I phone Greyhound to get departure times for the Boston-Portland bus. All along I’d been planning on taking the last bus tonight or an early one tomorrow. Now is the time, however, to bring mv affairs here to a marginally dignified close. I decide on the 4:00 P.M. bus. I scribble two postcards to my girlfriend, one of the Quincy Market in winter, the other a summer sunset in Boston Harbor. We were both hoping for big things in Boston. She’ll be as disappointed as I am.
At about noon, the phone rings. It’s Gold, who held a sessional appointment in the same department where I’d taught part-time the previous year. We arrange to meet for lunch. Half an hour later, we’re together in the Westin working our way through bowls of buttery clam chowder. He appears to have done reasonably well here, delivering a paper and being interviewed for two philosophy jobs in the Southwest.
In mid-gulp, I spot a familiar face whose eves catch mine just in time. It’s Vincent, a friend from Montreal and Cambridge. Having finished his doctorate and, more recently, a research fellowship at Jesus College, he is eager to return to North America. So far, he’s been turned down for interviews everywhere, except for one this afternoon with Maryland. We update one another about mutual friends in Vancouver and Halifax. Then he’s on his way.
Gord kindly offers to drive mc to the bus station, so I retrieve my belongings from my room and meet him down at the semicircular drive outside the Westin. At the Greyhound terminal near South Station, we say goodbye. The bus driver allows the passengers on early, which is a blessing. It must be 20 degrees with the windchill. I ride back to Portland in the falling dark.
January 2, 1995: A dark morning 111 southern Maine. Heavy snow. After morning coffee, I return to my basement bedroom to sort through old boxes. After the snow stops, I join Dad and Ron in shoveling the driveway and the mailman’s path. The late afternoon sky is a smoky coral tinged with scarlet. Inside, toes frozen, we have tea, watch a Simpson rerun, and sit down to cabbage rolls for supper.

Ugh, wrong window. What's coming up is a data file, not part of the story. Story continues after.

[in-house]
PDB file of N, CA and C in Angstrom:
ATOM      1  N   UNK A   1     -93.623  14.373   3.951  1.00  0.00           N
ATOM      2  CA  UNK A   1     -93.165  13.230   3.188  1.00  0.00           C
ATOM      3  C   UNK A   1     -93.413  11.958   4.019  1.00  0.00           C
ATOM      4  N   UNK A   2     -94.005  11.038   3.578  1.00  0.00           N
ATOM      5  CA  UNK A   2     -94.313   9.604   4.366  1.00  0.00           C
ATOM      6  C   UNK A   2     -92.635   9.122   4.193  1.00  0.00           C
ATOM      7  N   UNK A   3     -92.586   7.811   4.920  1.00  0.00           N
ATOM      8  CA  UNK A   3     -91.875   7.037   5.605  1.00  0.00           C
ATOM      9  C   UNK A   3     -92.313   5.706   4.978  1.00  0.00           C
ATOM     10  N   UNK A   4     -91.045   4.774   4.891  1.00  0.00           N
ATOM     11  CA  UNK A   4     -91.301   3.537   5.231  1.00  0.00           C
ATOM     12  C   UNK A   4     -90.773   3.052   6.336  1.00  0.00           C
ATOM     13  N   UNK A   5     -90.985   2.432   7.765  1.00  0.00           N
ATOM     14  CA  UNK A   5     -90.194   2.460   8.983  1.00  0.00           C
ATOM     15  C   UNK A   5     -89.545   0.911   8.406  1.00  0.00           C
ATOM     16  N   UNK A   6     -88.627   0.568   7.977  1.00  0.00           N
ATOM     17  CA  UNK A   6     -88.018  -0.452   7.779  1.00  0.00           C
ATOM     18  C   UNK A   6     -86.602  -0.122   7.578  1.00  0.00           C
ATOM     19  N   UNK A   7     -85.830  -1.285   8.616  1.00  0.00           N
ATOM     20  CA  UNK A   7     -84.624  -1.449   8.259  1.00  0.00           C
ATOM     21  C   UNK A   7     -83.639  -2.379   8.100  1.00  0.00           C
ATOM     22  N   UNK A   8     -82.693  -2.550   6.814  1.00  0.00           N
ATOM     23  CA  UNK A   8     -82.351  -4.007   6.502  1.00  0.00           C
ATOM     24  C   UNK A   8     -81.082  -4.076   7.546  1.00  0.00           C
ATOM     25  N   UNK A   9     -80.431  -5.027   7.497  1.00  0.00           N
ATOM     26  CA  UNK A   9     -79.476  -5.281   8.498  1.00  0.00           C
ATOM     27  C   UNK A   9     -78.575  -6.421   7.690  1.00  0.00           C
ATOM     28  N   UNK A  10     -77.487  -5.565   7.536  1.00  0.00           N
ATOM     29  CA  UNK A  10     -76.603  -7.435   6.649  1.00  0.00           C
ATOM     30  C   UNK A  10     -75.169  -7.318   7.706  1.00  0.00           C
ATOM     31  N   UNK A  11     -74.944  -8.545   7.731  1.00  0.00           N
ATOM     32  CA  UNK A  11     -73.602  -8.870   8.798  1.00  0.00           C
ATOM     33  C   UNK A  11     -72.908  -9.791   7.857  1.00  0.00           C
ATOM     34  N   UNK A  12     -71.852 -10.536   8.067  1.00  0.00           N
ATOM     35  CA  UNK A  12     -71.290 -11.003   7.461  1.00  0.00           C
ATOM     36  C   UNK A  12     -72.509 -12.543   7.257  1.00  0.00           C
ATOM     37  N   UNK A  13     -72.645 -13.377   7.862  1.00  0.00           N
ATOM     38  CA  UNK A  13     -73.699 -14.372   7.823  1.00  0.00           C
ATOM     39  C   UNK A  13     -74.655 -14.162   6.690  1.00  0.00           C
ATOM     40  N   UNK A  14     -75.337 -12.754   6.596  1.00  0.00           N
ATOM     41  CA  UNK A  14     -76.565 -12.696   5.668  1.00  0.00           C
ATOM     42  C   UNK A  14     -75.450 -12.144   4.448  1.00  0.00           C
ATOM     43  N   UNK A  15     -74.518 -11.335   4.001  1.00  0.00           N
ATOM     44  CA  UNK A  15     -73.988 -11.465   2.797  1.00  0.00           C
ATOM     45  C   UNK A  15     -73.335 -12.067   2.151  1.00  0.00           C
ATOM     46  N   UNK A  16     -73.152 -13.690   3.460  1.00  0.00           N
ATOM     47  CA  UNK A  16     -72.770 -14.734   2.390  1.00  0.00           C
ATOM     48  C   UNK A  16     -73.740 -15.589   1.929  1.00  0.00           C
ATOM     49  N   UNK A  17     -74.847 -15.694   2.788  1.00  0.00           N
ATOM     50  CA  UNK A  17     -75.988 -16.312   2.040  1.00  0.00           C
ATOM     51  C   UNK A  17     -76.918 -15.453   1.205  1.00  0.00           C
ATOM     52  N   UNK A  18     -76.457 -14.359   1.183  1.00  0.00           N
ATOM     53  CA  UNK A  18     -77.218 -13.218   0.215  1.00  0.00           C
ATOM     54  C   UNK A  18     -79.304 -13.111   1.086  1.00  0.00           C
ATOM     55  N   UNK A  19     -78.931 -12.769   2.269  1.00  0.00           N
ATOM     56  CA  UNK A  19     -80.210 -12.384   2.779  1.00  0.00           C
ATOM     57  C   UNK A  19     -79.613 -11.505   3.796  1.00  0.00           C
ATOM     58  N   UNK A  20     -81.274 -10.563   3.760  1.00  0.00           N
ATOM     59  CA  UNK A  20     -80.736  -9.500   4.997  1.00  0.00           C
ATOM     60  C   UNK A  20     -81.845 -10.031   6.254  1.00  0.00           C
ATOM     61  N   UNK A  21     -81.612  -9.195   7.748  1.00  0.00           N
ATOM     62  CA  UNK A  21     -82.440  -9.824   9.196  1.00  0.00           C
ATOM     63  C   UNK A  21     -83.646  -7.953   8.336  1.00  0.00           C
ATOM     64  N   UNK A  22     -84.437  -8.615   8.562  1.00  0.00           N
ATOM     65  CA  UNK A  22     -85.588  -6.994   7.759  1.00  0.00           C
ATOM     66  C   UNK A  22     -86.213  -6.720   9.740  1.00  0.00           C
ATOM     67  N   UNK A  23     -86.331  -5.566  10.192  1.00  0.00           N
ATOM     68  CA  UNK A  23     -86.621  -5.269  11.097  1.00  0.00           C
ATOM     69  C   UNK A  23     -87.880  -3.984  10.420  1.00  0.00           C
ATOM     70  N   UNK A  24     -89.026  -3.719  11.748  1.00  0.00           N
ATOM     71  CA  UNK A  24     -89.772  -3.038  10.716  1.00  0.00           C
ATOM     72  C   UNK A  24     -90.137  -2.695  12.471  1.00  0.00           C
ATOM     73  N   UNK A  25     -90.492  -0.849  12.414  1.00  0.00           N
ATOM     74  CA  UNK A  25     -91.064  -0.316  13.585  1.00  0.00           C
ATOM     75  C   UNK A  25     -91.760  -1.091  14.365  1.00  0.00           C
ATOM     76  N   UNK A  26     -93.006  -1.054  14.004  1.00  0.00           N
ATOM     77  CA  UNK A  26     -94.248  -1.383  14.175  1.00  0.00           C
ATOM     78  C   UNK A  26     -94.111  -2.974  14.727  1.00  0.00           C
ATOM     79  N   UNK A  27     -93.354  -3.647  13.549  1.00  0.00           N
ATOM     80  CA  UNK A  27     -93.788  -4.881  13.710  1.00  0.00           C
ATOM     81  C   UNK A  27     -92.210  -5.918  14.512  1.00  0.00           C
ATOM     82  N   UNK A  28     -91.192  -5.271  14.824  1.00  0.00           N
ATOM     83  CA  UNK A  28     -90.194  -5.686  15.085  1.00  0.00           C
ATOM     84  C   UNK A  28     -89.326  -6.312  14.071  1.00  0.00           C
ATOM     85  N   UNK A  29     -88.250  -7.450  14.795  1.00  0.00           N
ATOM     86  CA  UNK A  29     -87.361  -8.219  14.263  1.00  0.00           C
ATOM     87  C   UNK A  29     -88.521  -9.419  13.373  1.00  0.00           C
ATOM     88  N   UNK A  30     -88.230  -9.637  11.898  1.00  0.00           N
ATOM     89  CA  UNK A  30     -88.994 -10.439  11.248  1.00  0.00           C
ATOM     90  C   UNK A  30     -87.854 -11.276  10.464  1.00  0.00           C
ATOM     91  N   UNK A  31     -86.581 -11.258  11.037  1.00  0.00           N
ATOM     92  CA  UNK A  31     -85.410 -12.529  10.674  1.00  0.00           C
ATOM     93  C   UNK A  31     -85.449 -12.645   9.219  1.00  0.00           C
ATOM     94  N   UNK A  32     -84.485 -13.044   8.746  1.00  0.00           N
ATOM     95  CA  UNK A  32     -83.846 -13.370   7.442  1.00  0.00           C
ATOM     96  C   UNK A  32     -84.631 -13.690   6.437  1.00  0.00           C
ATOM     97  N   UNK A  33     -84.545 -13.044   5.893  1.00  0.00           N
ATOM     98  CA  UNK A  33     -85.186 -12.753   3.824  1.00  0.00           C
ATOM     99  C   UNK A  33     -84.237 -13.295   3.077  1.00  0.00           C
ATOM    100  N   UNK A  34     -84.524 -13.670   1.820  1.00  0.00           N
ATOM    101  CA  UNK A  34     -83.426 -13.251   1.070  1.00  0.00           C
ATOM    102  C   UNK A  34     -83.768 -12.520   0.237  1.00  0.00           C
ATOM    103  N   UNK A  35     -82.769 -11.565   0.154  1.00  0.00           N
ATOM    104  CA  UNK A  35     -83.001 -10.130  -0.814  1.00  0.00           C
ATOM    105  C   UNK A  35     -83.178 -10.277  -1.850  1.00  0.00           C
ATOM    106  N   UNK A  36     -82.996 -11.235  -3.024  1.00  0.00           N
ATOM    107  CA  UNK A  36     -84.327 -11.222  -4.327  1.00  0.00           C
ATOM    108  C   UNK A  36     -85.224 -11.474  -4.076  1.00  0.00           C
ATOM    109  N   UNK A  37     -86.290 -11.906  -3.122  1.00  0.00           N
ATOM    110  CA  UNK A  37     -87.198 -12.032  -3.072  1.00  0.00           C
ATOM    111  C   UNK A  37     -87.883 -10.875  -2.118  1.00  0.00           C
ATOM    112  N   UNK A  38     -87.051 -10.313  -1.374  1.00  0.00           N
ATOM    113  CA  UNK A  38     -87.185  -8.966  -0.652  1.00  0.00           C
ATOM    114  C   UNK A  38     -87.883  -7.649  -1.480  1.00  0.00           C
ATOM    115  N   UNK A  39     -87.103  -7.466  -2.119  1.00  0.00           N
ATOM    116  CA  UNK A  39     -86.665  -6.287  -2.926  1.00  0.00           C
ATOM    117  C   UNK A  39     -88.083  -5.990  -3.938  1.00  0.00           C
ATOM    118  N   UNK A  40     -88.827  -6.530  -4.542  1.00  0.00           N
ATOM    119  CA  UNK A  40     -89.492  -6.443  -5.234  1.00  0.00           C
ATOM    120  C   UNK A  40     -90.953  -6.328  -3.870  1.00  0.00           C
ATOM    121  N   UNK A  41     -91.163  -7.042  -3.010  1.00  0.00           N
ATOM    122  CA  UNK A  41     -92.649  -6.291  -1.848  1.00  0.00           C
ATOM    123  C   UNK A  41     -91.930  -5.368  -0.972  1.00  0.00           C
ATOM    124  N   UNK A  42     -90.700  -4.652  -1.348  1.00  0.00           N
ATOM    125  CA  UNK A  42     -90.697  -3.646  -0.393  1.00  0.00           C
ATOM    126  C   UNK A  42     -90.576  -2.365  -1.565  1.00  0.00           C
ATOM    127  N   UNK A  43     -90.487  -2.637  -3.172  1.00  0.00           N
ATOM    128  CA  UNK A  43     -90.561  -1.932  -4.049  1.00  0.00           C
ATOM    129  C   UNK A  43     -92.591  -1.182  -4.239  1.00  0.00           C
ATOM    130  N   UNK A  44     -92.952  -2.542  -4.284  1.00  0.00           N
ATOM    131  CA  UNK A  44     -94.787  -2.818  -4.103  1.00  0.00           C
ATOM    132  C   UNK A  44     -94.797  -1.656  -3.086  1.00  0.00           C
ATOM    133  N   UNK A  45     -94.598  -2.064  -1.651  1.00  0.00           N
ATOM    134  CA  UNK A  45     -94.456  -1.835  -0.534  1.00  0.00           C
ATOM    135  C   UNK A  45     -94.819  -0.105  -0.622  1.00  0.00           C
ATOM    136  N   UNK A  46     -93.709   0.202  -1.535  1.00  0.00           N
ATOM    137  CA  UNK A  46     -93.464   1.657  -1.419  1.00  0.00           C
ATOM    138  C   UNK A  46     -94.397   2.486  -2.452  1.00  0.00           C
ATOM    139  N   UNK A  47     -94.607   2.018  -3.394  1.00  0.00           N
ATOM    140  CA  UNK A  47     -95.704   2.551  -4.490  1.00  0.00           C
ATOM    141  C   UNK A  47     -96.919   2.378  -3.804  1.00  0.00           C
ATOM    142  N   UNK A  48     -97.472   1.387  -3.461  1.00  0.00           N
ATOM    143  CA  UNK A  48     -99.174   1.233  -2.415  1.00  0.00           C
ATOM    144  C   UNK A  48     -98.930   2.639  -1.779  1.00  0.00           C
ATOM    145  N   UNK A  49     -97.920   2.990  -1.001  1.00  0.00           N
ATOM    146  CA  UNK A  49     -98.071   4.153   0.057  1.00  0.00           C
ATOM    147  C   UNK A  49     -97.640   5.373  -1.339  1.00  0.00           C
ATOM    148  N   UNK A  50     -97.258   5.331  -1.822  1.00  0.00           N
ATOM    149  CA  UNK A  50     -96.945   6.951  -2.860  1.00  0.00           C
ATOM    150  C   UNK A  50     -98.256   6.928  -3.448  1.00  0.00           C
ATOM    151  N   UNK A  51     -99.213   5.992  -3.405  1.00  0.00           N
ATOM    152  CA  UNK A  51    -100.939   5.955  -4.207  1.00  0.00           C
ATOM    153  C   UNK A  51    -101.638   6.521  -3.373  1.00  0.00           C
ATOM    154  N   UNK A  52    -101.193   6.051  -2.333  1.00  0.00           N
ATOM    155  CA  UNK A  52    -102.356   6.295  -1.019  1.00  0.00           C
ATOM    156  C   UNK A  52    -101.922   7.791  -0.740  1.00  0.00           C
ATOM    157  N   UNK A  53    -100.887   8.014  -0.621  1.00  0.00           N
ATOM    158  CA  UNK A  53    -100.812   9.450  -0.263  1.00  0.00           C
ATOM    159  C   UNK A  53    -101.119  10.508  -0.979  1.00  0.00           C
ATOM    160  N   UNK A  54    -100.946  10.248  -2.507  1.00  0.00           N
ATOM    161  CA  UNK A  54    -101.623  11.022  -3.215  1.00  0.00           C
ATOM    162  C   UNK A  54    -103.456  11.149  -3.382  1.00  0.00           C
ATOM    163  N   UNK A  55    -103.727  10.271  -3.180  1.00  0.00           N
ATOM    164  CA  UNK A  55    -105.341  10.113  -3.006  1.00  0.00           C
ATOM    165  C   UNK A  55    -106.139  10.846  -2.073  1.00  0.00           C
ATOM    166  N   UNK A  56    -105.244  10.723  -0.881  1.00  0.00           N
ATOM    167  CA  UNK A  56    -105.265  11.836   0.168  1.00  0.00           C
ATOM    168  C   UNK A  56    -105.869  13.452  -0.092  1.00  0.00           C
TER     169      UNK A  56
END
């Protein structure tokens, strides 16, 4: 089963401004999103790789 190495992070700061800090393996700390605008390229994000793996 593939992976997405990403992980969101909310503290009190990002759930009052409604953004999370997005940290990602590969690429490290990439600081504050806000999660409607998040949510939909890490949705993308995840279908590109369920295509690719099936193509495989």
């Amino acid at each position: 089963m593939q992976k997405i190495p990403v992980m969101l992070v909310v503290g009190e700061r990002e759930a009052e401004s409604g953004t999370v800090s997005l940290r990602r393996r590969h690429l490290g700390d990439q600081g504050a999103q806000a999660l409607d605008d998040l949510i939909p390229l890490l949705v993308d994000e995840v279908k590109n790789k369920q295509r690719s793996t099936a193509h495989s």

At 9:00 P.M., I’m listening to a musty old album by Eric Andersen when Carol Ann calls and invites me to watch a movie on PBS. It’s called The Music of Chance, starring James Spader and Mandy Patinkin. Spader plays Jim, a sleazy, loping cardsharp, while Patinkin plays a stalwart fellow named Nash, a man of patience, humor, and culture. After a chance meeting, they find themselves playing high-stakes poker with a pair of wealthy eccentrics. Confident in his virtuosity, Jim is mortified when, playing for himself and Nash, he loses everything, including Nash’s ear. In a panicky effort to recoup their losses, he manages only to fall deeply into debt, to the tune of $10,000. In order to repay the money, they strike a deal with their hosts, agreeing to build a stone wall across an empty field on their estate.
A few weeks into the labor, Jim, tired, indignant, and humiliated, proposes that he and Nash make a run for it. But Nash calmly shrugs. A deal’s a deal. He’s lost everything, he explains. He and Jim took a chance and it didn’t pay off. But things could be worse. And the wall is already half-finished. In the meantime, they must make the best of the situation. You pays your nickels, you takes your choice. One door closes so another will open.